Learning to live with COVID-19


With Papua New Guinea’s government deciding that the country must now to learn to live with COVID-19, one could argue that the first chapter of PNG’s encounter with the global pandemic has come to an end.

BAI’s Andrew Wilkins

There will undoubtedly be further, perhaps even graver, challenges ahead but, after months punctuated by changing emergency measures, special orders and lockdowns, at least businesses can now settle into the niupela pasin, or new normal.

The impact on PNG’s economy can’t be dismissed, however. The World Bank, ANZ, Fitch and the Asian Development Bank have all released sobering assessments of PNG’s economy in the past six weeks, predicting negative GDP growth this year of between -1.5% and -2%.

Most had suggestions for how the situation might be improved, however, with the ADB arguing for tax reform, the World Bank suggesting a ‘gradual adjustment’ of the kina, and ANZ lobbying for the Papua LNG and P’nyang gas projects, warning that investors could look elsewhere if PNG doesn’t act to finalise these projects.

As the World Bank’s PNG Country Economist Ilyas Sarsenov said during a special online briefing for our readers held last month, ‘the economy requires foreign direct investment and not only into the resources sector. The non-resource sector would benefit from foreign investment, knowledge and other benefits that external investors bring to the country.’

With this in mind, some business people are telling us that the increase of tariffs on agriculture and the fight over the Porgera gold mine could have been better timed.

Reasons to be cheerful

While the situation for business is far from rosy, there are at least some encouraging developments:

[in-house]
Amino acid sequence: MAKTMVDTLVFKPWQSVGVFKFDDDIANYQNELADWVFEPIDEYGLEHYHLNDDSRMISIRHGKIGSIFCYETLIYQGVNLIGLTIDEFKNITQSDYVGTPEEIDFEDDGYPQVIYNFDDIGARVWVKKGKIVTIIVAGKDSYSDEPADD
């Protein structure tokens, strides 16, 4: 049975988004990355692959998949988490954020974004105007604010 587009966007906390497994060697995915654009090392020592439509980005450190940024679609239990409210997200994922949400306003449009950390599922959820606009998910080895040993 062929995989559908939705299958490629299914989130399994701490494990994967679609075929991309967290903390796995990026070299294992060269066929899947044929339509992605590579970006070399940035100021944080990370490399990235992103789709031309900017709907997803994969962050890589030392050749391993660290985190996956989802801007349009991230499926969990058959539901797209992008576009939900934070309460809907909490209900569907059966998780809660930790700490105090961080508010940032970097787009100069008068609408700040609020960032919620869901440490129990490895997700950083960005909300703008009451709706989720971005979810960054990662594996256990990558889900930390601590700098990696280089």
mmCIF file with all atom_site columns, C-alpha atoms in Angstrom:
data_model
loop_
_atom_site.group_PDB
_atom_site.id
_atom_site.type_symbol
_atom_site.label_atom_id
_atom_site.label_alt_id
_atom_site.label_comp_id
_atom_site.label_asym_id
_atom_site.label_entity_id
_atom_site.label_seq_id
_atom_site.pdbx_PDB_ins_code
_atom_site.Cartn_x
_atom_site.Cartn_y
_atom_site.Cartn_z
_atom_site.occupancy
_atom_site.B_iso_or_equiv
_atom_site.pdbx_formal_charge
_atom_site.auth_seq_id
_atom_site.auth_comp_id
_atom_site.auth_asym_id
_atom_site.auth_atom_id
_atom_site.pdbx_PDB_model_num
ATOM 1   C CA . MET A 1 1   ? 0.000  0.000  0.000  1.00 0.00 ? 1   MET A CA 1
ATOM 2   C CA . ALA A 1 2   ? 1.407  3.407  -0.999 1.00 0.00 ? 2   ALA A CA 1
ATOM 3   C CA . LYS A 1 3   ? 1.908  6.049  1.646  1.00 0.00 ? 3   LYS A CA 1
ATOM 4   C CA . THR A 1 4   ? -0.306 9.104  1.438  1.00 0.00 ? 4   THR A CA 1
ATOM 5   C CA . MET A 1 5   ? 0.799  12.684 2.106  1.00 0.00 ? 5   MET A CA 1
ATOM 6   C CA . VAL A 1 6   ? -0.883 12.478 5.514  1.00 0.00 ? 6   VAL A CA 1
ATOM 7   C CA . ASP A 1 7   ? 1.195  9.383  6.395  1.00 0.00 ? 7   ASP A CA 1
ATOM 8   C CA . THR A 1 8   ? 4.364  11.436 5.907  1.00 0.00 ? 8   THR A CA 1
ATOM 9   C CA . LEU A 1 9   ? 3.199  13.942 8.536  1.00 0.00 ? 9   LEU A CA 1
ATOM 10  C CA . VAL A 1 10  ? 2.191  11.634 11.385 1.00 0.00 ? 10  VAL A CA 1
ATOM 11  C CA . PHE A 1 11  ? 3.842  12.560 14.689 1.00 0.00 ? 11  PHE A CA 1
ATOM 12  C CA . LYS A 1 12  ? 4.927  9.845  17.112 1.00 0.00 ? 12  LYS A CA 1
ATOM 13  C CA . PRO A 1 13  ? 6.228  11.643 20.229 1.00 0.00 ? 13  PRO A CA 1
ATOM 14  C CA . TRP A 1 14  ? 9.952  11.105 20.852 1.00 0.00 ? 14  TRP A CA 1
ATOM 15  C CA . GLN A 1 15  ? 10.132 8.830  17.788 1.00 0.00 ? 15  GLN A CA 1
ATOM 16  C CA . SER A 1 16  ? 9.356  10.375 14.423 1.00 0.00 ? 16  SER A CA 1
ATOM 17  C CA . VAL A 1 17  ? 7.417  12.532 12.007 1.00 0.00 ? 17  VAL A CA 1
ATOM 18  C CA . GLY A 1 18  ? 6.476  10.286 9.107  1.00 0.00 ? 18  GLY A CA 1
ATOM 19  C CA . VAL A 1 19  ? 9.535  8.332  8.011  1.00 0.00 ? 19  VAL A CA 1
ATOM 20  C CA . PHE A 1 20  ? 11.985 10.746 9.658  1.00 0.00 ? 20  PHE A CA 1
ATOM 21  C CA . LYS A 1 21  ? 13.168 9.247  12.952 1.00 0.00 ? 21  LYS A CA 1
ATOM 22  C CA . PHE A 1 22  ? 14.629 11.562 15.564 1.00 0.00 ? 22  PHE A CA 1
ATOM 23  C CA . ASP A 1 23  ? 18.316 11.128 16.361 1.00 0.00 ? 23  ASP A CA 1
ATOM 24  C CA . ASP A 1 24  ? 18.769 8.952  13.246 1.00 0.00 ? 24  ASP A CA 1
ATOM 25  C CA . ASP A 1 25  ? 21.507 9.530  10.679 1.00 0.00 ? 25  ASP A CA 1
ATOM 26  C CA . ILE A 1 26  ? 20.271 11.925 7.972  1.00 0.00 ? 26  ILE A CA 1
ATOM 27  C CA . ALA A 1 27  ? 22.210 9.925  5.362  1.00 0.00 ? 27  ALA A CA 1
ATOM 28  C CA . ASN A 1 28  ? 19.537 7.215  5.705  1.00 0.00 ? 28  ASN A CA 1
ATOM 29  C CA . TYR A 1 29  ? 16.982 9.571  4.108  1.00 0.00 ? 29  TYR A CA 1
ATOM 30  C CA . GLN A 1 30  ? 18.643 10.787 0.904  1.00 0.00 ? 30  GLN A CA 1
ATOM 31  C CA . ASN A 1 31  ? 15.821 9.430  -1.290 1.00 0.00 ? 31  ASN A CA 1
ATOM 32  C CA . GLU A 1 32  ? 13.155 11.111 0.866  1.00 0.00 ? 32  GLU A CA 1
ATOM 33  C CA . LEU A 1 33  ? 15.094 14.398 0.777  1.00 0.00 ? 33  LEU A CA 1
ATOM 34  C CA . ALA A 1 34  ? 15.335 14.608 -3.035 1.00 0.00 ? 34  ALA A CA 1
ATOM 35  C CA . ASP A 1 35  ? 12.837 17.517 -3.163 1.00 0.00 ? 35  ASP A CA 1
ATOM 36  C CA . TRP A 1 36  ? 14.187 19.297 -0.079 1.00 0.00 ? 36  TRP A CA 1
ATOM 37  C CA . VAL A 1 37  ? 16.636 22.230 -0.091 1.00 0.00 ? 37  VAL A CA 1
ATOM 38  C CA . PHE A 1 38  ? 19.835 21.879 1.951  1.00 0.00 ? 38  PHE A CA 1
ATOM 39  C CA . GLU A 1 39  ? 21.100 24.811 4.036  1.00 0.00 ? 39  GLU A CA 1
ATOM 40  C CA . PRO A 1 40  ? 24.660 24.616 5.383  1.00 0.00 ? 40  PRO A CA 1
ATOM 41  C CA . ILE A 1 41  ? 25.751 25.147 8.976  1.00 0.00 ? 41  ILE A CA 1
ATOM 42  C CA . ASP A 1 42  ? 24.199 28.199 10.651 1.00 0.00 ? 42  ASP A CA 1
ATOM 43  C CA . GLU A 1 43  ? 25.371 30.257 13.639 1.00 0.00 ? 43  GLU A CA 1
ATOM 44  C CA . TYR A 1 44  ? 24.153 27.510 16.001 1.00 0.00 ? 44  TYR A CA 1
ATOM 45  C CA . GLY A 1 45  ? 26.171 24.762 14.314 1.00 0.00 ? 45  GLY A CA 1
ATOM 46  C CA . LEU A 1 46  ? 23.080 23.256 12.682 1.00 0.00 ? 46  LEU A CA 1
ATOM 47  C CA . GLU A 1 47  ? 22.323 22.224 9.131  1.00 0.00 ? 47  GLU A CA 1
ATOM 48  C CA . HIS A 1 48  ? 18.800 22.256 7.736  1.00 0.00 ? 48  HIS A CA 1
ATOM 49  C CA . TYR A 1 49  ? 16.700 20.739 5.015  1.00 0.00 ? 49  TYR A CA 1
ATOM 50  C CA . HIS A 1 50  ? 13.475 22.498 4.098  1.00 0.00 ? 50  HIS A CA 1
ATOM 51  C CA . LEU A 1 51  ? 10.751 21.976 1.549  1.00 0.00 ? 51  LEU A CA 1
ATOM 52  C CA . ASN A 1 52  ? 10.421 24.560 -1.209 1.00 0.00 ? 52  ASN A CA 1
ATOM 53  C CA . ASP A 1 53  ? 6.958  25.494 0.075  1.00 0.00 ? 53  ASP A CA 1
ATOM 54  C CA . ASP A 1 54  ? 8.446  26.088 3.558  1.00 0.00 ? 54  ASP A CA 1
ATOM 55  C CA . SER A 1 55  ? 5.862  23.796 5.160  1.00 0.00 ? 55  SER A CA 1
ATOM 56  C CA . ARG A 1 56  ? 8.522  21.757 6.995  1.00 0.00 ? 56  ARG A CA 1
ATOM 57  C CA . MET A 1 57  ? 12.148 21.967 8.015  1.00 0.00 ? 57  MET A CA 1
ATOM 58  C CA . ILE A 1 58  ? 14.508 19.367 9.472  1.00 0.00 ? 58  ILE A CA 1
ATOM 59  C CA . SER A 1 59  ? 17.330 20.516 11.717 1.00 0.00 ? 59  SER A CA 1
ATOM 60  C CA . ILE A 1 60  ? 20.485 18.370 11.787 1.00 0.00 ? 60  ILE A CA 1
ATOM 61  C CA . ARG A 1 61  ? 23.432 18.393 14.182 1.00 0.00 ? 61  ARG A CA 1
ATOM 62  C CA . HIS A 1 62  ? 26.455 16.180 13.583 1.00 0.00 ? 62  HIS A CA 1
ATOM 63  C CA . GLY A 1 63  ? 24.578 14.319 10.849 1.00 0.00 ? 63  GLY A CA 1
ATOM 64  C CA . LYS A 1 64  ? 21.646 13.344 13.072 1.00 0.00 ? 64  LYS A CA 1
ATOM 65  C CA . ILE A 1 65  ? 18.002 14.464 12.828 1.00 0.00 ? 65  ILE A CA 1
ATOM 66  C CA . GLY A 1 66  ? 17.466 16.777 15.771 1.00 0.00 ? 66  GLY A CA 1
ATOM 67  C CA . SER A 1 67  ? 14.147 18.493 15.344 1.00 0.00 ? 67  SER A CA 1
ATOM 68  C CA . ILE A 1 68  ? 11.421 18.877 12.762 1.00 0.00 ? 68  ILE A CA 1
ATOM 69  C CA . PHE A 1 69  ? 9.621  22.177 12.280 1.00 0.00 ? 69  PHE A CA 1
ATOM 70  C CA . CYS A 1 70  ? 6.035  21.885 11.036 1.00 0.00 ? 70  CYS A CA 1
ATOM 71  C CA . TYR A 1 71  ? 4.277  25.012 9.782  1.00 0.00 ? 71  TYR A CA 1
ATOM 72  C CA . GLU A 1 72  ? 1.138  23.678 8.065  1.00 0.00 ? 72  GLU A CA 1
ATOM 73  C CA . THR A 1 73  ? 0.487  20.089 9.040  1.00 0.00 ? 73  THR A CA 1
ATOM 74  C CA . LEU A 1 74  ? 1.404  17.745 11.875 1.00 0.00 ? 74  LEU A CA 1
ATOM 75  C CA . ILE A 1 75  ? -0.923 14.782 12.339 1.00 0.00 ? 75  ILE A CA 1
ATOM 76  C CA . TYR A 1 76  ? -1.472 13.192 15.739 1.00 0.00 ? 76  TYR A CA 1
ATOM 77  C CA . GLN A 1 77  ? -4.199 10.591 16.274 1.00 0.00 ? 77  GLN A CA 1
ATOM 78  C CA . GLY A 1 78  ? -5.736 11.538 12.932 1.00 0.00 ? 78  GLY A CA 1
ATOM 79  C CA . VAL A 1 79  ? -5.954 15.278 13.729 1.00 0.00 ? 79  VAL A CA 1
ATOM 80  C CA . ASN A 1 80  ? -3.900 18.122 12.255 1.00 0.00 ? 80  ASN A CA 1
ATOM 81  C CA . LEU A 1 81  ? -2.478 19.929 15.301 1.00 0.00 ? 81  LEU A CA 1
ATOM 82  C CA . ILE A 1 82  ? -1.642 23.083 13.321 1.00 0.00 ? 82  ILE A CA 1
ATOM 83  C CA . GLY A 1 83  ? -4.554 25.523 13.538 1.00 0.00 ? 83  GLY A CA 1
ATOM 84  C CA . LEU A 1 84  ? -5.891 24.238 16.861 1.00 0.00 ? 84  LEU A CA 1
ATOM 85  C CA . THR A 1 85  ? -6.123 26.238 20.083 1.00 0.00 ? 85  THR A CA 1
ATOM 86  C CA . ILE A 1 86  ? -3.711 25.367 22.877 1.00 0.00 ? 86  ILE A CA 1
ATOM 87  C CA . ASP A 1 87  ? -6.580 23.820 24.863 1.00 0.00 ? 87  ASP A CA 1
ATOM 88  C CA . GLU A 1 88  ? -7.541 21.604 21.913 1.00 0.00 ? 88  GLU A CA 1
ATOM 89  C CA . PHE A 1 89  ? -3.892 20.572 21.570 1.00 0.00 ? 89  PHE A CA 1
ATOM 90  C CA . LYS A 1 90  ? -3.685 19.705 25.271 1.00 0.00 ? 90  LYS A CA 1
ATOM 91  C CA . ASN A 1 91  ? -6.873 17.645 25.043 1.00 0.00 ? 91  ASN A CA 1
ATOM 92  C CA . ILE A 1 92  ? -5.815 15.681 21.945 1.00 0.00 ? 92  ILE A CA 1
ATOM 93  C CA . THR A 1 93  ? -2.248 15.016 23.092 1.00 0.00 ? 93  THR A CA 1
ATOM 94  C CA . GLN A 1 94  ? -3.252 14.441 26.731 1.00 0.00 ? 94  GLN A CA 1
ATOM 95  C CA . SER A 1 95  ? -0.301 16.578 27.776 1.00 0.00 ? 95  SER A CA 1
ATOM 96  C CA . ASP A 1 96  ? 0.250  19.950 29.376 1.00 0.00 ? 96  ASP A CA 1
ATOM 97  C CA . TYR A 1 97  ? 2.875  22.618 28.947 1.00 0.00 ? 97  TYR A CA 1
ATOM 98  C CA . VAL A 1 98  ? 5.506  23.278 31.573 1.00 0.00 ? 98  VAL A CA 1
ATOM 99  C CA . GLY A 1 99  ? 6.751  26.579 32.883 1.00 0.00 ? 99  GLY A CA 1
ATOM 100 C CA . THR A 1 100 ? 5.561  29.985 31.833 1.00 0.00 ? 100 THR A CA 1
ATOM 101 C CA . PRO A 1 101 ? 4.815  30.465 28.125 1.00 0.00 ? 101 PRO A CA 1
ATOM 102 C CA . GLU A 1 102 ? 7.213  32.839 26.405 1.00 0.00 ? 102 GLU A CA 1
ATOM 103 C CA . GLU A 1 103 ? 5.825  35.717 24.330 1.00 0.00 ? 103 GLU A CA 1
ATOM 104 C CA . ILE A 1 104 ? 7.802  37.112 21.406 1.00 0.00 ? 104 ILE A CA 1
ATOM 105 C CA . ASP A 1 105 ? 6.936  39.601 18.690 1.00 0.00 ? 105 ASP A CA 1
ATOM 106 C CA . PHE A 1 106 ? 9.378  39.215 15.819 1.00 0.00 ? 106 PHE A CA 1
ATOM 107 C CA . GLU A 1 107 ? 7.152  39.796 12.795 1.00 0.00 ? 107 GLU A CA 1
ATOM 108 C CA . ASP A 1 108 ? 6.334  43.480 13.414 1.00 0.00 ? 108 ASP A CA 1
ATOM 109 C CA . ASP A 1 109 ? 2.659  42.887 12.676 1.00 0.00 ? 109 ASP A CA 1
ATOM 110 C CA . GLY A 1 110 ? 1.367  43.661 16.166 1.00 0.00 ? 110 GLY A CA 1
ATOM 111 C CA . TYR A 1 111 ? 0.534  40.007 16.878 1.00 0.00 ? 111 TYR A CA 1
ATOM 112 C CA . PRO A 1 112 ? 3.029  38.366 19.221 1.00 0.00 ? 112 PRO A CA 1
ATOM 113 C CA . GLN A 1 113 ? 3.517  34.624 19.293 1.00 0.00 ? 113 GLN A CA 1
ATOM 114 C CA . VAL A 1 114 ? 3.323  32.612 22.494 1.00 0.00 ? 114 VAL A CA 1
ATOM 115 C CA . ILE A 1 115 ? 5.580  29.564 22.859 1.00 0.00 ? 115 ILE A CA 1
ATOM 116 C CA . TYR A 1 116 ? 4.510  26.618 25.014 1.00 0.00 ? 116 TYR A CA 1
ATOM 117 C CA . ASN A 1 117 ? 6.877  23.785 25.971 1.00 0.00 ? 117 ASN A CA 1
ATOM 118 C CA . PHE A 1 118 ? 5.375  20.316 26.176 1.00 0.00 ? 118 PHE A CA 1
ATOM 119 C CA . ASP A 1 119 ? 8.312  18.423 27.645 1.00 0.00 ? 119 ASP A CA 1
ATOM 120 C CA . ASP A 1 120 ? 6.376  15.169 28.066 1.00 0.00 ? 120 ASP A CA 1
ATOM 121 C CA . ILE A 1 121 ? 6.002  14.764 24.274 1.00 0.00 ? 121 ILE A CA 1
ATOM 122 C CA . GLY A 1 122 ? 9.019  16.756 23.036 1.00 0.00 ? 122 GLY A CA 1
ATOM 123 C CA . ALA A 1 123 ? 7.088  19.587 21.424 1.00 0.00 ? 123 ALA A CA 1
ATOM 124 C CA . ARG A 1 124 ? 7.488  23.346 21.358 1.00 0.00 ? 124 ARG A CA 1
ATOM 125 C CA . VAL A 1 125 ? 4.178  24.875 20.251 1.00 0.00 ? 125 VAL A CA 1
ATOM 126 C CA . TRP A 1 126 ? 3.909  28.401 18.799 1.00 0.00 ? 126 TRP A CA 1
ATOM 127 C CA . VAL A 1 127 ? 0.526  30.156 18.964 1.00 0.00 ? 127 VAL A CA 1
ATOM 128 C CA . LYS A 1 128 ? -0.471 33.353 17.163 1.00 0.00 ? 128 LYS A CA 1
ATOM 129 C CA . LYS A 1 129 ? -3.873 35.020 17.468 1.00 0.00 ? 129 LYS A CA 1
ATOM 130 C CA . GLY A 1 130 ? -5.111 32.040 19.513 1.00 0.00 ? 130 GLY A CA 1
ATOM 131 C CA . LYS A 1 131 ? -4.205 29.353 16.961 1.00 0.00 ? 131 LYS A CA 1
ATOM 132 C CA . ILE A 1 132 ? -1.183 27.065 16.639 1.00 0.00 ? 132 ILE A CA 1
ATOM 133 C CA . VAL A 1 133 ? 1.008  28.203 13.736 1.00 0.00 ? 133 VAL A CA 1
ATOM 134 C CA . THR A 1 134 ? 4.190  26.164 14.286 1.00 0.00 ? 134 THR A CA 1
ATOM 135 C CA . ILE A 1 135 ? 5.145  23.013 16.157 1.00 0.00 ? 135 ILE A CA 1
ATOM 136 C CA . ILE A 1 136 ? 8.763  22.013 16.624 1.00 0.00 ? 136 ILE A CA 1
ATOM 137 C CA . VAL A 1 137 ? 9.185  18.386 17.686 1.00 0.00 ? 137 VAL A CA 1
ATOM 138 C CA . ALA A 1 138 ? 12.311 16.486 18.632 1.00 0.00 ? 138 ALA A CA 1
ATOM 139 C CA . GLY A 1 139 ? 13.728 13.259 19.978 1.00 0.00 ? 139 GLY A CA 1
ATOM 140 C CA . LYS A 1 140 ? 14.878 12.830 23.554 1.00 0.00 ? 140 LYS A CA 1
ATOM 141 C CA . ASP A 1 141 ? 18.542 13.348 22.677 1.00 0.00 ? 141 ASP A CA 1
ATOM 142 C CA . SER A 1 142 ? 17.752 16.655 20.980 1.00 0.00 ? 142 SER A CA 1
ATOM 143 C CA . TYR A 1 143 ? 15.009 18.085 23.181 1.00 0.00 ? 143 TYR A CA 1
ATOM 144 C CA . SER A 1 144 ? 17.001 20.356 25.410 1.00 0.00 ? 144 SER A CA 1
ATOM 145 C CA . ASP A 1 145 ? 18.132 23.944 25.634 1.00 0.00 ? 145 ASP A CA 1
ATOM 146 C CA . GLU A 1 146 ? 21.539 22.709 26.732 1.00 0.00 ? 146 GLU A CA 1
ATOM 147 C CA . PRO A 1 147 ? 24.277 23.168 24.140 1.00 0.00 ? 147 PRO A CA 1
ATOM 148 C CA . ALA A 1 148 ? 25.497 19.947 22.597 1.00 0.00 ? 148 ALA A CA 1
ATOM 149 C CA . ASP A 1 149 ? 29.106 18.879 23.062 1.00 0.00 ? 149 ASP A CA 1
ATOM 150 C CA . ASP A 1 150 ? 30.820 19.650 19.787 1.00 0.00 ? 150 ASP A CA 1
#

Story continues after advertisment...
  • Firstly, PNG’s multilateral and bilateral partners are stepping up their investments, not only to shore up government finances but also to counter falling private sector investment. The K4.96 billion Australian Infrastructure Finance Facility for the Pacific is finally getting some traction, while the International Monetary Fund, World Bank and Asian Development Bank are also expected to play key roles in PNG. Significant investment in PNG’s energy and telecommunications sectors is not far away, if our sources are to be believed.
  • Secondly, we are starting to see movement in the resources sector. The granting of a mining lease to Mayur Resources’s cement and lime project outside Port Moresby will trigger some US$350 million (K1.125 billion) in investment. Just this month, the Chairman of the state’s nominee for the Wafi-Golpu copper-gold project, Kumul Minerals Holdings’ Peter Graham, told us the approval for a Special Mining Lease could come as early as September.
  • Finally, there are encouraging signs that both the government and the private sector are finally coming to grips with the potential of technology. The launch of online payments for land leases this week is an important milestone for e-government, while both Bank South Pacific and Kina Bank have recently launched platforms aimed at driving the adoption of ecommerce by both business and consumers.

Doing Business in PNG

Our own commitment to PNG remains unchecked. I hope you are enjoying our ongoing series of online business briefings. Our next will be an update on infrastructure, happening soon.

If you are a paying subscriber, you may also have noticed the Doing Business in PNG section of our website has grown into a comprehensive, 60,000-word guide on how to do business in the country. We welcome your suggestions on how it can be further improved and expanded.

You can expect more announcements from us in coming weeks. We’ve been busy.

In the meantime, please stay safe and well. I wish you every good fortune in these challenging times.

Andrew Wilkins is Publishing Director at Business Advantage International.

Leave a Reply